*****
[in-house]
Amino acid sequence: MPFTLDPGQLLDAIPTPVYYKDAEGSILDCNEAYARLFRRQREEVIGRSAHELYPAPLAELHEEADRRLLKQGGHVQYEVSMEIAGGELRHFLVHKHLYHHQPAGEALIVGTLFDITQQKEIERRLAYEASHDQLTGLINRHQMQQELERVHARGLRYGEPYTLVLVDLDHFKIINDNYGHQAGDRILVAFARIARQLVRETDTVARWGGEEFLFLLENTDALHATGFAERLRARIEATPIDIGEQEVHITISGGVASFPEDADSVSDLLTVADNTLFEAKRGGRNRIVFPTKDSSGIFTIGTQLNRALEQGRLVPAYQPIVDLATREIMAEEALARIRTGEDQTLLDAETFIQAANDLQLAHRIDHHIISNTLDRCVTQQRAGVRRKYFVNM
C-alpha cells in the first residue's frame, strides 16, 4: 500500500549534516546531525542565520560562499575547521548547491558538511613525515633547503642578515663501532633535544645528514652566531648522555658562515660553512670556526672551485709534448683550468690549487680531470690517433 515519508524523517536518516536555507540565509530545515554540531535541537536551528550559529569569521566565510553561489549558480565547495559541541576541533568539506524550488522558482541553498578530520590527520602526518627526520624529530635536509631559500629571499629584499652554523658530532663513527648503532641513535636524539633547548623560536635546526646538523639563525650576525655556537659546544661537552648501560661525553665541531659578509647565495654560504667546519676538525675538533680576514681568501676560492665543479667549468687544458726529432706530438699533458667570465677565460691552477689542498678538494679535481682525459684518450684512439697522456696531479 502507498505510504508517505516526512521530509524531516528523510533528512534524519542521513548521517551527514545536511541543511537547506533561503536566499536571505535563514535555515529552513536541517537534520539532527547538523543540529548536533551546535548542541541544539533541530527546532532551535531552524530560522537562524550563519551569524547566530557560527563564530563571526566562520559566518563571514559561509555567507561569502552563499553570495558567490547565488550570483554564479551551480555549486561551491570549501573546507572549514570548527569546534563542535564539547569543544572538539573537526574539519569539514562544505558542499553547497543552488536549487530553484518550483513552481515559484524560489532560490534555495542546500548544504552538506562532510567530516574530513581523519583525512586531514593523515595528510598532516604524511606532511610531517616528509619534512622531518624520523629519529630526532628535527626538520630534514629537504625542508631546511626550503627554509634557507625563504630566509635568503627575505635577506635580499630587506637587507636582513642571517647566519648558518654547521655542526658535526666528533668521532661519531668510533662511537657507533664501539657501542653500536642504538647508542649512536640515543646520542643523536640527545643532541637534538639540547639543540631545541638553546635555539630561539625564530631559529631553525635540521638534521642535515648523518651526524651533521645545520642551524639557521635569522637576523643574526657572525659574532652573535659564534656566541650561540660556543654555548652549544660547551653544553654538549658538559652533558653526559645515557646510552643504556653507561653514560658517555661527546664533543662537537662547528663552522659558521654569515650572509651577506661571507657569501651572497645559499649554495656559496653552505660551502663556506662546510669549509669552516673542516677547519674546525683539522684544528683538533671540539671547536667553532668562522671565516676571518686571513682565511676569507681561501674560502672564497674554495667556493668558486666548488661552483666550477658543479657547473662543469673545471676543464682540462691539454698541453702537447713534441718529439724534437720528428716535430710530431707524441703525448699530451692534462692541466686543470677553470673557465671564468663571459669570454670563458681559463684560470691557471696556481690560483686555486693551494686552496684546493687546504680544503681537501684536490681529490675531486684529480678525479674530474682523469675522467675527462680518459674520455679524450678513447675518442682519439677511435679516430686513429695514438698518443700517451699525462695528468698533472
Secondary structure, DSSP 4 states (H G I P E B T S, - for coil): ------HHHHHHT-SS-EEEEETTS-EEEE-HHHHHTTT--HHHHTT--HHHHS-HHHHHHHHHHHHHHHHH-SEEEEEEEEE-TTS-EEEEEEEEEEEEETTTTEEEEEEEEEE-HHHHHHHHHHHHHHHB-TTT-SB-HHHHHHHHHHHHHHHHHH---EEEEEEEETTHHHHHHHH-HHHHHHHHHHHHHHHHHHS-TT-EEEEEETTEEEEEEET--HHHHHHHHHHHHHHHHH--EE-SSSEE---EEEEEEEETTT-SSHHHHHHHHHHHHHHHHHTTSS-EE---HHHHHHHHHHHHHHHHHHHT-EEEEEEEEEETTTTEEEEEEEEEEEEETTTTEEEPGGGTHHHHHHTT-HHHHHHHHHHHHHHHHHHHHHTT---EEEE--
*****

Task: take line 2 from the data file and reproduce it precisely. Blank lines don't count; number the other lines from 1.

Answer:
Amino acid sequence: MPFTLDPGQLLDAIPTPVYYKDAEGSILDCNEAYARLFRRQREEVIGRSAHELYPAPLAELHEEADRRLLKQGGHVQYEVSMEIAGGELRHFLVHKHLYHHQPAGEALIVGTLFDITQQKEIERRLAYEASHDQLTGLINRHQMQQELERVHARGLRYGEPYTLVLVDLDHFKIINDNYGHQAGDRILVAFARIARQLVRETDTVARWGGEEFLFLLENTDALHATGFAERLRARIEATPIDIGEQEVHITISGGVASFPEDADSVSDLLTVADNTLFEAKRGGRNRIVFPTKDSSGIFTIGTQLNRALEQGRLVPAYQPIVDLATREIMAEEALARIRTGEDQTLLDAETFIQAANDLQLAHRIDHHIISNTLDRCVTQQRAGVRRKYFVNM